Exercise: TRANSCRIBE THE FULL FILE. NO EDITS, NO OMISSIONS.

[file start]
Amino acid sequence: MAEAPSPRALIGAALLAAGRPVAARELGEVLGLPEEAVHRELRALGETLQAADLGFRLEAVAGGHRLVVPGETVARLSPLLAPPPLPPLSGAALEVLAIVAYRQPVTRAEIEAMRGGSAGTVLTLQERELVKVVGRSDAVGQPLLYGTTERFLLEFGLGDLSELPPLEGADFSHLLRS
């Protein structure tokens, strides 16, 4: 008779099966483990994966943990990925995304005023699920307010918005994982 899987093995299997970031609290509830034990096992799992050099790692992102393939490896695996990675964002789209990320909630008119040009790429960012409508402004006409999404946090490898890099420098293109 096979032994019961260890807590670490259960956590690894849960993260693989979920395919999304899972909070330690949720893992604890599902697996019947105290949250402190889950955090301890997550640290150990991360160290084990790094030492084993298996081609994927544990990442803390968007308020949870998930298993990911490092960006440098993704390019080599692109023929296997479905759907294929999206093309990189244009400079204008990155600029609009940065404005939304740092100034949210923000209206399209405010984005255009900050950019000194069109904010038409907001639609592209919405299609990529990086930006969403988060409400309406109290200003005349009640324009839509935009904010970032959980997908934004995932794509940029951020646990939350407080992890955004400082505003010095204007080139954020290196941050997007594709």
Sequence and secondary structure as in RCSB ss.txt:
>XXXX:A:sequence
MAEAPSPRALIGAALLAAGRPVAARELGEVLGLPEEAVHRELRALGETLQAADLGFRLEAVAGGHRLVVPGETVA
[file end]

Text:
Amino acid sequence: MAEAPSPRALIGAALLAAGRPVAARELGEVLGLPEEAVHRELRALGETLQAADLGFRLEAVAGGHRLVVPGETVARLSPLLAPPPLPPLSGAALEVLAIVAYRQPVTRAEIEAMRGGSAGTVLTLQERELVKVVGRSDAVGQPLLYGTTERFLLEFGLGDLSELPPLEGADFSHLLRS
């Protein structure tokens, strides 16, 4: 008779099966483990994966943990990925995304005023699920307010918005994982 899987093995299997970031609290509830034990096992799992050099790692992102393939490896695996990675964002789209990320909630008119040009790429960012409508402004006409999404946090490898890099420098293109 096979032994019961260890807590670490259960956590690894849960993260693989979920395919999304899972909070330690949720893992604890599902697996019947105290949250402190889950955090301890997550640290150990991360160290084990790094030492084993298996081609994927544990990442803390968007308020949870998930298993990911490092960006440098993704390019080599692109023929296997479905759907294929999206093309990189244009400079204008990155600029609009940065404005939304740092100034949210923000209206399209405010984005255009900050950019000194069109904010038409907001639609592209919405299609990529990086930006969403988060409400309406109290200003005349009640324009839509935009904010970032959980997908934004995932794509940029951020646990939350407080992890955004400082505003010095204007080139954020290196941050997007594709």
Sequence and secondary structure as in RCSB ss.txt:
>XXXX:A:sequence
MAEAPSPRALIGAALLAAGRPVAARELGEVLGLPEEAVHRELRALGETLQAADLGFRLEAVAGGHRLVVPGETVA